Dhaka, Bangladesh

Tom is looking forward to visiting Bangladesh in March 2013 to read at Dhaka University, organised by Brine Pickles. Further details to follow.

Dhaka University[1]

The Caravan

Tom has two poems in the current issue of the Indian magazine, The Caravan.
Day Thirty-Two illustration

The country’s first and only publication devoted to narrative journalism, The Caravan occupies a singular position among Indian magazines. Our stories present a unique mix of detailed reporting, lively and vivid writing, and a commitment to the art of storytelling whether the subject is politics, culture, travel or art.

In Their Own Words – edited by George Szirtes and Helen Ivory

A backstage peep behind the poetry of some of the best contemporary British and Irish writers. In Their Own Words is an examination, by the writers themselves, of what most matters to them in both the social or individual realm, including the politics of belonging.

Featuring Tom Warner, Andrew Greig, W.N. Herbert, Mark Granier, Philip Gross, Vicki Feaver, Mimi Khalvati, David Morley, Ira Lightman, Agnes Lehoczky, Andy Brown, Ian Duhig, Anna Reckin, Jen Hadfield, Sarah Law, Kona Macphee, Maitreyabandhu, Julia Copus, Polly Clark, Deryn Rees-Jones, Tim Turnbull, Samantha Wynne Rhydderch, Helen Mort, Nigel McLoughlin, Jay Bernard, Katrina Porteous, Ross Sutherland, Luke Wright, Tim Wells, Antony Dunn, Luke Kennard, Matthew Sweeney, Pascale Petit, Moniza Alvi, Gregory Woods, Sam Riviere, Michael Symmons Roberts, Karen McCarthy Woolf, Martin Figura, Jacob Sam-La Rose, Mir Mahfuz Ali, Vahni Capildeo, Roger Robinson, Clare Shaw, Clare Pollard, Meirion Jordan, Tiffany Atkinson, Patience Agbabi, John McCullough, John Mole, Peter Scupham, Alison Brackenbury, Carol Rumens, Carrie Etter, Penelope Shuttle and Esther Morgan.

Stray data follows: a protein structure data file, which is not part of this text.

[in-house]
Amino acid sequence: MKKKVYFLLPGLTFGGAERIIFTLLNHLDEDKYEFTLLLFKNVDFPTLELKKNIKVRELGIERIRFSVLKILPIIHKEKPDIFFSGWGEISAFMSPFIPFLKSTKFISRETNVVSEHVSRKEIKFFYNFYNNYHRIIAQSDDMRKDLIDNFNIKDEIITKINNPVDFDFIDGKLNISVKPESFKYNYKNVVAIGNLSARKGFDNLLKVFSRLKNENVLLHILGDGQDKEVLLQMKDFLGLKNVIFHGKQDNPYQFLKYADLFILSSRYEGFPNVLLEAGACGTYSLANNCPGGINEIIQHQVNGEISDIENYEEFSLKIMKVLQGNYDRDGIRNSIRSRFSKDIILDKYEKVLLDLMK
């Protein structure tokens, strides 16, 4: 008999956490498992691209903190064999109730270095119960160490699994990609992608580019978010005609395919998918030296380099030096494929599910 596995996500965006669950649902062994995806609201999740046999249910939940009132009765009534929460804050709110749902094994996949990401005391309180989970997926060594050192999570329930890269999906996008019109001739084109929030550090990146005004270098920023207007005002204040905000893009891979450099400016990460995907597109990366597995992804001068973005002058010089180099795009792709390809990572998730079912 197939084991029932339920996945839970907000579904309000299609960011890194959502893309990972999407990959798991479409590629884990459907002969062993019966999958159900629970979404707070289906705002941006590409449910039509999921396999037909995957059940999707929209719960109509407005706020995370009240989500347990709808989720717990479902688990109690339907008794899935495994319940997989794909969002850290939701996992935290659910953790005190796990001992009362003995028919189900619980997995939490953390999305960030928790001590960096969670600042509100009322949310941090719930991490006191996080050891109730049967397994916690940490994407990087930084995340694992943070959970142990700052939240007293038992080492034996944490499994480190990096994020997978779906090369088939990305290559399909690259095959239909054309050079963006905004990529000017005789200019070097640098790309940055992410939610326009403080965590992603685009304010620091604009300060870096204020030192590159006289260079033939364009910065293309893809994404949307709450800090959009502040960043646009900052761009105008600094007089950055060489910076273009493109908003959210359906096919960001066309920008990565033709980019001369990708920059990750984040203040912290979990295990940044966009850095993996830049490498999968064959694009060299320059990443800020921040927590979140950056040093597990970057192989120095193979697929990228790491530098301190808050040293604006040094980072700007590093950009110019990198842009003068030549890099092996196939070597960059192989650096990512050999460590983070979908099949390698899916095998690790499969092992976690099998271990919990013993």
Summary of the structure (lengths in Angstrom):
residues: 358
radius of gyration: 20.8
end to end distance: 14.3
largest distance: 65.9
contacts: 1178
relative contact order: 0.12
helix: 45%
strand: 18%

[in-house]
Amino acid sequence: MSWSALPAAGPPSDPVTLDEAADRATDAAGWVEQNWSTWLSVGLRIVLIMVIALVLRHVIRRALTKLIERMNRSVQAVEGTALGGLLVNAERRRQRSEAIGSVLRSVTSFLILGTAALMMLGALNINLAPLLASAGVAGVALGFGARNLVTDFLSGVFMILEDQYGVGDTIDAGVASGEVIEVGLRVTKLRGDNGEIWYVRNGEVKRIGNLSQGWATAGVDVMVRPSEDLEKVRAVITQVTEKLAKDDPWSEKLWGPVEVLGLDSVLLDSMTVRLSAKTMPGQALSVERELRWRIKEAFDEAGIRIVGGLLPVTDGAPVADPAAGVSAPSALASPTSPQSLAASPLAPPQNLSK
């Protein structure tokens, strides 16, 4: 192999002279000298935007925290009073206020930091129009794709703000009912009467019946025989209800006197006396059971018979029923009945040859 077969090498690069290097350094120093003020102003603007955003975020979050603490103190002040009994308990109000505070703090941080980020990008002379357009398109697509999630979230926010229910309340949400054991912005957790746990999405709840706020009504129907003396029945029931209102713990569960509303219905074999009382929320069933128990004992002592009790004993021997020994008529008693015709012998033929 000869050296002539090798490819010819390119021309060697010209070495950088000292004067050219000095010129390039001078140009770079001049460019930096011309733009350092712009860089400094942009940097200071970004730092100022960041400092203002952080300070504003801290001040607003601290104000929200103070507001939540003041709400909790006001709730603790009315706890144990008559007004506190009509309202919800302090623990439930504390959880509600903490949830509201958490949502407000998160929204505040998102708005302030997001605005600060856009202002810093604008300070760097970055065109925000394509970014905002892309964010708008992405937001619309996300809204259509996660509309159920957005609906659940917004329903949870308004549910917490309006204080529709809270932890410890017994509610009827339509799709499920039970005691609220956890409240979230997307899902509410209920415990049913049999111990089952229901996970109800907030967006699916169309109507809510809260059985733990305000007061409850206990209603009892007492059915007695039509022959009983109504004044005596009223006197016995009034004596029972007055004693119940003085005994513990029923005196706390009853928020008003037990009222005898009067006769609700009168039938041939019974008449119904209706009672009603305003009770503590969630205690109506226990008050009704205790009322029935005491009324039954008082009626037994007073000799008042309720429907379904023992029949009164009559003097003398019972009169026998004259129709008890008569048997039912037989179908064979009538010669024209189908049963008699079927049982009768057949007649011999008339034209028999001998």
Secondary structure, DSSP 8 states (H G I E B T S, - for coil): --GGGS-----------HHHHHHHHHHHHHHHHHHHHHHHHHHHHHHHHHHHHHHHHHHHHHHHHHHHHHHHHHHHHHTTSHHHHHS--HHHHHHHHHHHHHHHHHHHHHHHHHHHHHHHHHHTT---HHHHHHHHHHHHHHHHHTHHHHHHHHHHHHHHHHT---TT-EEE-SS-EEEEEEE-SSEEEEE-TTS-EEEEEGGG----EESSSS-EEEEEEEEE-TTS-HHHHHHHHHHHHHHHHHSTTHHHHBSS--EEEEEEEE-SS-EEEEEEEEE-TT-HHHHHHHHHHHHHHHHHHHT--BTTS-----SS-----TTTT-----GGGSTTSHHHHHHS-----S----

George Szirtes – On a poem by Tom Warner

Click here to read George Szirtes’ blog on ‘Under Natural History‘.

I Gaze From My Kitchen Like An Astronaut

Jaybird’s new poetry show introduces ten poets to a theatre director and designer and creates new worlds of poetic pleasure and provocation. Words and moods are enhanced with props and subtle choreography: how the poets move, sit and stand on stage helps your eye support what your ear attends. The poets perform their individual shows in various combinations throughout the country during Autumn 2012.

Tom Warner will be one of the astronaut poets, along with Liz Berry, Kayo Chingonyi, Sarah Howe, Amy Key, William Letford, Karen McCarthy Woolf, John McCullough, Richard O’Brien and Liane Strauss. Tom will be performing in Hastings on 22 September, London on 29 September and Norwich on 24 November 2012. Details of all the shows can be found on Jaybird’s Astronaut website.

Tom Warner and Esther Morgan – Norwich, 20 August 2012

Tom Warner and Esther Morgan will be reading for Poetry Unbound 2 at The Forum, Norfolk and Norwich Millennium Library on 20 August 2012, 6pm – 8pm. entry is free and refreshments will be available.

Poetry Review

Tom’s poem ‘Wallets’ is published in the current issue of Poetry Review. Read the poem at the Poetry Society here.

Maintenant Croatia Reading

Thursday 26th April 2012 – 7pm at Europe House, 32 Smith Square, London SW1P

Damir Sodan – Tomica Bajsic – Dorta Jagic – Ivan Herceg – Sonja Manojlović

Jeff Hilson – Tom Warner -– Tim Atkins – Mark Waldron – Marcus Slease – Andy Spragg – Claire Potter – Saradha Soobrayen – Joe Kennedy

Day Thirty-Two

‘Day Thirty-Two’ (winner of the Plough Prize 2011) has been added to the Poems page.

Review of the Escalator reading at CB1 in Cambridge

Click here to visit the Sabotage website and read Sean Hewitt’s review of the Escalator winners reading at CB1 in Cambridge on 28 February 2012.


For Nick

The jolt in your speech
made us believe,

The Saint of Forest Town,
you jammered in your room,
and soon enough the word

worked itself free
and ordinary folk like us
came to your door,

a queue of wheelchairs
and metal beds
and those led by the sleeve.

Plough Prize 2011

Tom’s poem ‘Day Thirty-Two’ has won The Plough Prize 2011. You can read the winning poem and others at The Plough Prize website here.

Harrison quote

‘My upbringing among so-called “inarticulate” people has given me a passion for language that communicates directly and immediately. I prefer the idea of men speaking to men to a man speaking to god, or even worse to Oxford’s anointed.’

– Tony Harrison


Imagine the art of doodling dies out
with the corded phone and the message pad
on which we explore the storm of a signature
or idly draw our own prisons.

Fully digital, there’ll be no escape,
from double history or the monthly team meeting,
aboard sailboats bound for those desert islands
we discover in the margins of a page.